Follow this bleach
recipe: 5 tablespoons (1/3 cup) bleach per gallon of water, or 4 teaspoons
of bleach per quart of water.
Make sure to properly ventilate when
disinfecting with bleach.
And check to
see if your bleach has expired. Who knew it could? After about 9 months to a
year, and if it smells less bleachy, it’s lost its disinfecting power. Time for
a new jug.
Tip:Don’t mix bleach with
anything other than water; otherwise, it could set off a dangerous chemical
reaction. For instance, bleach + alcohol is a deadly combo.
disinfect your home if you don't have bleach? Regular old rubbing alcohol
(isopropyl alcohol or ethyl alcohol) works, so long as it’s at least
70% alcohol, according to the CDC. The alcohol concentration will be listed on
the bottle. Rubbing alcohol you buy should already be diluted, unlike bleach.
Is There a Such a Thing as Too
According to an EPA fact sheet,
studies have found that using some disinfectant products can cause germs to
The EPA has issued
a list of disinfectants on
the market that it believes are effective in killing COVID-19. Look for the EPA
registration number on the product and check it against this list to ensure you
have a match.
Erica Marie Hartman,
an environmental microbiologist at Northwestern University in Evanston, Ill.,
whose research focuses on resistance, confirms soap, bleach, and alcohol are
your best bets.
What about the various
disinfecting wipes on the market (at least if you can find them)? Hartman says
the active ingredient in many of those is an ammonium compound, which could
become resistant to viruses over time.
Surfaces That Need Your Attention
With your preferred
disinfectant, wipe down high-touch surfaces like doorknobs, light switches,
tables, remotes, banisters, toilets, sinks, and faucets daily or more often, if
someone in your home is sick.
Contact time is
another key aspect of surface sanitizing. "Disinfection isn't
instantaneous," says Hartman. [For a bleach solution], you want to leave
it on the surface for 10 minutes before wiping it off. "
The CDC has updated its guidance to say that Covid-19 is
now thought to be spread most often by respiratory droplets. Although the virus
can survive for a short time on some surfaces, it is unlikely to spread from domestic
or international mail, products, or packaging. However people may be infected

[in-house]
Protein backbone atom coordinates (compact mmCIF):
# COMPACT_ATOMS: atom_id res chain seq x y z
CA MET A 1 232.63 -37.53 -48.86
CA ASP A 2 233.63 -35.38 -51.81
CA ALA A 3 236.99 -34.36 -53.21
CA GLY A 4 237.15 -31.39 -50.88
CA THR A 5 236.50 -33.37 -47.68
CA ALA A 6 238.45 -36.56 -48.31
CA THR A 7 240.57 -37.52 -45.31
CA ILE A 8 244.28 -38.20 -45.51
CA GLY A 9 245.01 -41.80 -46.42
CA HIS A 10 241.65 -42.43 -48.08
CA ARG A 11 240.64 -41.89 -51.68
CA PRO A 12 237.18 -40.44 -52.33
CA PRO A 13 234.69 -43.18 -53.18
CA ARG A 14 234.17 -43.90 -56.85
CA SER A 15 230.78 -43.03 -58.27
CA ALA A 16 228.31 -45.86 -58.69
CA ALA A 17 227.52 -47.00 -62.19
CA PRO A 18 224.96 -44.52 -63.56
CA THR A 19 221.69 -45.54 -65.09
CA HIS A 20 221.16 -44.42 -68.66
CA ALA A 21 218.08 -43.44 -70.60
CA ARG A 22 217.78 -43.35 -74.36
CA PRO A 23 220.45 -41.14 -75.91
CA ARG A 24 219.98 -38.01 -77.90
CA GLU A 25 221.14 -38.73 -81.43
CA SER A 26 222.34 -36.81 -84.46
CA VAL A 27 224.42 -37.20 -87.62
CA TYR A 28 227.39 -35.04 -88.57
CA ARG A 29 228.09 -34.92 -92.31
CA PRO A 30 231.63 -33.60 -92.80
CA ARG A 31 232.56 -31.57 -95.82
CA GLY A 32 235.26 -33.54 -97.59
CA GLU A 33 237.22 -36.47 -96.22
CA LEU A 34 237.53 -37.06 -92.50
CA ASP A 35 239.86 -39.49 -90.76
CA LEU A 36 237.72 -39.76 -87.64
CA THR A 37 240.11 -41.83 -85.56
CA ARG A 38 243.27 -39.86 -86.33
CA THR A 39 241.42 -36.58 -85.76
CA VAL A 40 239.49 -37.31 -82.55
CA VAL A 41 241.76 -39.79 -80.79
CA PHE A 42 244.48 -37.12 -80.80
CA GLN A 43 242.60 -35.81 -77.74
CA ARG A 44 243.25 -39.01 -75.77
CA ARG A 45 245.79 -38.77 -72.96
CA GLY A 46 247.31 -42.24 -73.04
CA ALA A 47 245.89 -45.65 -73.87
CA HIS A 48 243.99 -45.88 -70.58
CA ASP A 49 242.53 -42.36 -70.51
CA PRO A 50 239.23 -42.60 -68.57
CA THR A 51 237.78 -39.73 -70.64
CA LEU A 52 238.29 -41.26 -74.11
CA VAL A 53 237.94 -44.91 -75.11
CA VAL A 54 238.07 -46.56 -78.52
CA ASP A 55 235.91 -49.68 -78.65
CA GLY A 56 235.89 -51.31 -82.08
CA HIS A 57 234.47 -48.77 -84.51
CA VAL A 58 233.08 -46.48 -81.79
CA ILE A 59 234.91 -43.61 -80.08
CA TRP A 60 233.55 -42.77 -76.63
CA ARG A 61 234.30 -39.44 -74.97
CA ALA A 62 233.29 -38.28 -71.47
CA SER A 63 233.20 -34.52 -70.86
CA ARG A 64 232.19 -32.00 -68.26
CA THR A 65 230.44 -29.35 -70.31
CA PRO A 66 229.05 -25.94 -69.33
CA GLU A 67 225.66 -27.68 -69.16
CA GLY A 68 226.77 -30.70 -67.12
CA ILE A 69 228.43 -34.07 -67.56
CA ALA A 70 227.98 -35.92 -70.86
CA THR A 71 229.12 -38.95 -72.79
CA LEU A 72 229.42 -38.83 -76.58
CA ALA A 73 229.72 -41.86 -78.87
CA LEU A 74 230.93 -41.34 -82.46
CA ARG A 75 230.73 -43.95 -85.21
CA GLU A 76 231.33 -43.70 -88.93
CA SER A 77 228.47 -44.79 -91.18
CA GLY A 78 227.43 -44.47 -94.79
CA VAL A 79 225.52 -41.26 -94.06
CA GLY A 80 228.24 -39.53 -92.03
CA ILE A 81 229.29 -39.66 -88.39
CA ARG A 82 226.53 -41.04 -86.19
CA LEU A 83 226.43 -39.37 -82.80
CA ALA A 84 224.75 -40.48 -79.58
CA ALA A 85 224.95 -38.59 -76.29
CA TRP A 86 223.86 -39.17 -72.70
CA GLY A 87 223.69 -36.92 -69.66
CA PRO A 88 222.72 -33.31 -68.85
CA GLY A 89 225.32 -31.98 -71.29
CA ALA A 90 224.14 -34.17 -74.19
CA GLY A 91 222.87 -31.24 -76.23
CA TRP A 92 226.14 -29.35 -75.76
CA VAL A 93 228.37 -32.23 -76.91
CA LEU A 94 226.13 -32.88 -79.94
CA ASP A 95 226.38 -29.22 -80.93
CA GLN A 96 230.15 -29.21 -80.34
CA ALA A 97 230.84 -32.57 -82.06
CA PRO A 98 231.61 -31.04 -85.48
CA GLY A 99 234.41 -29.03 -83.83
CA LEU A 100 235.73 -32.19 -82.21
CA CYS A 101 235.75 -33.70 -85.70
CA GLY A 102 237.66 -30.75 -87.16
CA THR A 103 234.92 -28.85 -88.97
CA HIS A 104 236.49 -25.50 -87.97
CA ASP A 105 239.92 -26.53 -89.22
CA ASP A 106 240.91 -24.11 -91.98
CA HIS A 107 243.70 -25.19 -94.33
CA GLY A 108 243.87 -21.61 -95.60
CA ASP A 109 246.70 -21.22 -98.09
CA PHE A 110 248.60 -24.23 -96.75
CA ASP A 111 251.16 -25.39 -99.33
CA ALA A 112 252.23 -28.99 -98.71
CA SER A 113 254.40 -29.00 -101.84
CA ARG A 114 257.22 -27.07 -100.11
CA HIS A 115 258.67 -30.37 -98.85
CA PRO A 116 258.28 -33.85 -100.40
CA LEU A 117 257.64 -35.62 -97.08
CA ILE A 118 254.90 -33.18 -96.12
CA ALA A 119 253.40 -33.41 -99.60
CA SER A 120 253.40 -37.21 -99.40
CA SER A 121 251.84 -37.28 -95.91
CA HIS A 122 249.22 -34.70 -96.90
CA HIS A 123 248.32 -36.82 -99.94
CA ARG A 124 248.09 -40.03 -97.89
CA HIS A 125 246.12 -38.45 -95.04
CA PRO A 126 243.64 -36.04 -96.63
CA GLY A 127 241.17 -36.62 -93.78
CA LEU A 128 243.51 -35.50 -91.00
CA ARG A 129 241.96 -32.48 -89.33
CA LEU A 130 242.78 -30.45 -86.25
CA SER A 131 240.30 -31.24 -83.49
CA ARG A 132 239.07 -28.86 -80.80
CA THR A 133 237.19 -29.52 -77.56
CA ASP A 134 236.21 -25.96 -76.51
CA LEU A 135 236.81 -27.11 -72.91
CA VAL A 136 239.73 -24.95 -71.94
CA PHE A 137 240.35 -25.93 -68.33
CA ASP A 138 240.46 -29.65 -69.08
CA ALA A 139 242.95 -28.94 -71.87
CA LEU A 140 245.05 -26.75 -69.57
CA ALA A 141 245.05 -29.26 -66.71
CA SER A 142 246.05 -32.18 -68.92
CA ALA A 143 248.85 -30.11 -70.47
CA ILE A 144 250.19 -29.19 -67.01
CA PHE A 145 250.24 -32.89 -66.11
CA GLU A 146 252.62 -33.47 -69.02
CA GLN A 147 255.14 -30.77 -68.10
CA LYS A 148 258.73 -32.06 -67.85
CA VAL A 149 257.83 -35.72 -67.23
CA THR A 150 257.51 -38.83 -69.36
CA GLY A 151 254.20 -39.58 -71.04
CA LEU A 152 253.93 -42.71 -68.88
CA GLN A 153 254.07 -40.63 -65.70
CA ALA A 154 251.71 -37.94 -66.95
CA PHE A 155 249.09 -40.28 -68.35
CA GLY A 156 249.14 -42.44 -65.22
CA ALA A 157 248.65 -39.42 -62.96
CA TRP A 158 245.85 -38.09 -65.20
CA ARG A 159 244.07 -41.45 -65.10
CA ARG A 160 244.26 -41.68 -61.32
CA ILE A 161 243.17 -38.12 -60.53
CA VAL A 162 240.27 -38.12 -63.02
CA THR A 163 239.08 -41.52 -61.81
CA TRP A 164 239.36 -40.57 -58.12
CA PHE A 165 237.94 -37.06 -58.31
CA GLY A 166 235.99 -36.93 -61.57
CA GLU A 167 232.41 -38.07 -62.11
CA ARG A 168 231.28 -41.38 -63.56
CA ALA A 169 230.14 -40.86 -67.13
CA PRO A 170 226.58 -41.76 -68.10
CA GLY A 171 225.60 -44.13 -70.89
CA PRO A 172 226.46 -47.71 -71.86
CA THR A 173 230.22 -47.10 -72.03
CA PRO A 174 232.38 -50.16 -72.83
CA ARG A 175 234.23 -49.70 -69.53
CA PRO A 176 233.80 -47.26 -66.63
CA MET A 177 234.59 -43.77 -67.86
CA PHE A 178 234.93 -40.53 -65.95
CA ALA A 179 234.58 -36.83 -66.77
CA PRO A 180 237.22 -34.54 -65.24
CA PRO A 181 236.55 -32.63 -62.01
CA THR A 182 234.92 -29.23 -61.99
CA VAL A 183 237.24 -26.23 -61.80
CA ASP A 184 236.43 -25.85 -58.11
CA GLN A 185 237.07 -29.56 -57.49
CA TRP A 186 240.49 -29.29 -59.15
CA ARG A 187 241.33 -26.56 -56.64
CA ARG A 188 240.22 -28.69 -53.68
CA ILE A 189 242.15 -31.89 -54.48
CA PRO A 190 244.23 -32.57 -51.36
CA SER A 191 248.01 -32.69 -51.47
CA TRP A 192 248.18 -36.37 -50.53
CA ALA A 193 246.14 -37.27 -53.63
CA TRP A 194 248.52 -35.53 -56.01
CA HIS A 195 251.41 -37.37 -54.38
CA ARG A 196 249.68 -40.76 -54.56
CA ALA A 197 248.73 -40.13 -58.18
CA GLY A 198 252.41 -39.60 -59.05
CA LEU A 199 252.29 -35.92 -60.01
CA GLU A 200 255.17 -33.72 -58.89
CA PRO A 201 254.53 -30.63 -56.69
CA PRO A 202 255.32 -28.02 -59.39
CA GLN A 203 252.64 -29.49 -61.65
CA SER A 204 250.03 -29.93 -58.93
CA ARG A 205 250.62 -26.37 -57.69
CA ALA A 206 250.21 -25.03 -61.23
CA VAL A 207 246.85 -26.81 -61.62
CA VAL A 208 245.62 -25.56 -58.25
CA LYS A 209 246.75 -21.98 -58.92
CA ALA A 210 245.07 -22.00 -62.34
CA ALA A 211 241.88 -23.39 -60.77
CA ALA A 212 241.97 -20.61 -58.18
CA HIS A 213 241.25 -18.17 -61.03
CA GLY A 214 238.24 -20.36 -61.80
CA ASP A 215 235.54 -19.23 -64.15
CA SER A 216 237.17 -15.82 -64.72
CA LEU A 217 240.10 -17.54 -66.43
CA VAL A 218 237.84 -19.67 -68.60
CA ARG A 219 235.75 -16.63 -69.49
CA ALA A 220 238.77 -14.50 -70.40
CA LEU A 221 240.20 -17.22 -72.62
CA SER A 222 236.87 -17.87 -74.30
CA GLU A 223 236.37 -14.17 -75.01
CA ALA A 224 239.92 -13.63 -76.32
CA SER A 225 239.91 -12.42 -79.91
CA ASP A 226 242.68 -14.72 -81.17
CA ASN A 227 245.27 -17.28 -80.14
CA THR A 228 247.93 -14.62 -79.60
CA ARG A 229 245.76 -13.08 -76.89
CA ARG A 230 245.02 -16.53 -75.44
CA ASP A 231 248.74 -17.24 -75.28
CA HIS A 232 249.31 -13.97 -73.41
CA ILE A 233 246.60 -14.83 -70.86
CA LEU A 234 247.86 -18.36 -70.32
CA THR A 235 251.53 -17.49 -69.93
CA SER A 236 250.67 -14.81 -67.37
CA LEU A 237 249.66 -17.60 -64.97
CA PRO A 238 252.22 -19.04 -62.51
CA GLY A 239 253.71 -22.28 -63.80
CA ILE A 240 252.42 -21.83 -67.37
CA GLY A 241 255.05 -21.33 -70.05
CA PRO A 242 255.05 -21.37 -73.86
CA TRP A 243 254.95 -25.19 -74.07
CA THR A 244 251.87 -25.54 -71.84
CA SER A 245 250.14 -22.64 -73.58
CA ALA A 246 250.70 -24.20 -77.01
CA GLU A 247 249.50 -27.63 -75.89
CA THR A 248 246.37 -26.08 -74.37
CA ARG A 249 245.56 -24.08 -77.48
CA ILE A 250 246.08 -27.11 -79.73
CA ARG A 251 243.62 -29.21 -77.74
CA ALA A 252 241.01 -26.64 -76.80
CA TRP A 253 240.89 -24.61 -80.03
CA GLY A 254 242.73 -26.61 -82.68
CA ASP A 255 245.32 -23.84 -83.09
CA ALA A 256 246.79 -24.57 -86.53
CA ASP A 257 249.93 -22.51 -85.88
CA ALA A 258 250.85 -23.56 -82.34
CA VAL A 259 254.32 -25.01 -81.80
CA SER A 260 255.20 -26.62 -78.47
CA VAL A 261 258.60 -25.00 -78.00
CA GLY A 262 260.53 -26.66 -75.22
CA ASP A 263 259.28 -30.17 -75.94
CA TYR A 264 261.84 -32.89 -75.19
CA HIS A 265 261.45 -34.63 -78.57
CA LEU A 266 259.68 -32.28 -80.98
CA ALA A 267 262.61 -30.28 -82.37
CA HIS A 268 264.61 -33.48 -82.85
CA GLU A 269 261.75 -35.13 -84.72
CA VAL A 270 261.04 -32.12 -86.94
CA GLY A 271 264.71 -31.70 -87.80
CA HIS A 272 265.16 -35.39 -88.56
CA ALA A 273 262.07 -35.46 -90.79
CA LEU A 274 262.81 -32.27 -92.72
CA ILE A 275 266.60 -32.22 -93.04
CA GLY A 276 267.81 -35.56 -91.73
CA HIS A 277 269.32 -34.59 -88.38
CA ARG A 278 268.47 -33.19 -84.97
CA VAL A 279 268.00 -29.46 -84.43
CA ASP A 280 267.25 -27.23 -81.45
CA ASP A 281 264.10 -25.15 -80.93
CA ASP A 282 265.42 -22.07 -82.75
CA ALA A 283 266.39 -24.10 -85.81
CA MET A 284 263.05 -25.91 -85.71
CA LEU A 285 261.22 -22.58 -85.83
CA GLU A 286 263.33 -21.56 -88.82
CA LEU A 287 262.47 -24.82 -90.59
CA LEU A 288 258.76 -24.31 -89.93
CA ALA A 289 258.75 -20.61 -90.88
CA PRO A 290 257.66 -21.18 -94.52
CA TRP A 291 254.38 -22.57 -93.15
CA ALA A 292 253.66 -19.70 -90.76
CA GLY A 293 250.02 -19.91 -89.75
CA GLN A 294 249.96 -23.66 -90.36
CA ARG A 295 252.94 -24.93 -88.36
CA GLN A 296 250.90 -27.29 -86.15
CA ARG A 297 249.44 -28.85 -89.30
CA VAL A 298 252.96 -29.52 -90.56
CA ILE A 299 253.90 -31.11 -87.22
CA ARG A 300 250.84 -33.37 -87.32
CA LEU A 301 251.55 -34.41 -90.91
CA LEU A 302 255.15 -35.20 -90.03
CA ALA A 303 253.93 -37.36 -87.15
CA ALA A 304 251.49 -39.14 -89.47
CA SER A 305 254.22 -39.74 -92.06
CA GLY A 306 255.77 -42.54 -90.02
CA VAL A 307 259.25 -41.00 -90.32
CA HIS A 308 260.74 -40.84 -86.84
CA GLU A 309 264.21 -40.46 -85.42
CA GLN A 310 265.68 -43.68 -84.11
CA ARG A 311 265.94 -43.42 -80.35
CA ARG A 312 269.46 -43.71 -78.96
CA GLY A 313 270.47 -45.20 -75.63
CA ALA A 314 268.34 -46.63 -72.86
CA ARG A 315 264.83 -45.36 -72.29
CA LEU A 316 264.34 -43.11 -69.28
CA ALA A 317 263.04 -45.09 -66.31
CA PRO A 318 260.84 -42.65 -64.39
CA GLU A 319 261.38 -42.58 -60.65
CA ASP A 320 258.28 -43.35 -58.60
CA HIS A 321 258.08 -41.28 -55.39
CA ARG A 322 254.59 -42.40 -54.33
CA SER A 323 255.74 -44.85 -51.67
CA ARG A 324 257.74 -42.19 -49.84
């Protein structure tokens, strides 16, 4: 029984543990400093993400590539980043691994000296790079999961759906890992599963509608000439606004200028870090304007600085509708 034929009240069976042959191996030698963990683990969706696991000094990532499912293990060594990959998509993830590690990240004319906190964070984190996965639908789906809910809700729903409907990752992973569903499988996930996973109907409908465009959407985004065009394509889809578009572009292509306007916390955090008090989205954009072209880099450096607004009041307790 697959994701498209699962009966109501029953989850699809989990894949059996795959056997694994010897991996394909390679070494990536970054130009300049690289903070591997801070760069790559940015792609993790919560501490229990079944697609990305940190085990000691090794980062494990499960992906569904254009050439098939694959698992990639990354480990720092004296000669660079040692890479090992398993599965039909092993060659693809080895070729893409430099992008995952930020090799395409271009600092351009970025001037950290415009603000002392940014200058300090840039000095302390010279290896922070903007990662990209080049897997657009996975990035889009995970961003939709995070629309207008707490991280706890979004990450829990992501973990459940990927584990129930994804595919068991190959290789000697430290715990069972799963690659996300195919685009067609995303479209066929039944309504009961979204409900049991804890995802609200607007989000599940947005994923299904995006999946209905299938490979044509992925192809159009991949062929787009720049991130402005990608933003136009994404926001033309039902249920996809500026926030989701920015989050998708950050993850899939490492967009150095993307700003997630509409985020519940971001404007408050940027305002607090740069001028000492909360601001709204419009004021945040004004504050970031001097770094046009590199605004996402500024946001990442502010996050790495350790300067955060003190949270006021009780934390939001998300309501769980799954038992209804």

by touching a surface or object that has the virus on it and then touching
their own mouth, nose, or eyes, even though this is not believed to be the main
way the virus spreads.
Not All Floors Can Handle
For your nonporous
floors, like those in the bathroom, the CDC recommends mopping with the bleach
Avoid bleach on
hardwood and other porous floors because of staining. Instead, use a
disinfecting wet mop cloth without bleach.
Cleaning Isn’t Disinfecting
you-might-be-surprised files: Disinfecting with bleach isn’t actually cleaning.
If you also need to clean your countertops of dirt and grime, do that first
with soap and water. Then use the bleach solution or rubbing alcohol to combat
Killing Microbes on Clothes
Most washing machines
today do a bang-up job on dirty clothes with cold water, which is best for
energy savings. But, and especially if you have a sick person in your house,
the hot-water setting followed by a high-heat dry for about a ½ hour to 45
minutes is best for virus eradication.
Don’t forget about
your laundry hamper. Wipe it down like you would other surfaces. You can also
use a reusable liner bag, which you can launder with the clothes.
What If I’m Selling My House,
and Inviting More Germs In?
How to disinfect your
home when it's for sale? Virtual showings and tours are the ideal, and your
agent can set those up.
However, if there's a
need to have someone come in, talk to your agent who will work with you to
establish a hygienic protocol, including
requiring visitors to wash hands with
soap and water or use hand sanitizer when they arrive, and to remove shoes or
wear booties before
entering. Removing shoes not only reduces dirt coming in,
but potentially germs.
In addition, many
agents are eliminating open houses.
After any showings,
practice your surface wipe-down routine.
Finally, when you work
with disinfectants, practice some self care. "Alcohol and bleach can be
very aggressive on your skin, so wearing rubber gloves can help protect your
hands," Hartman says.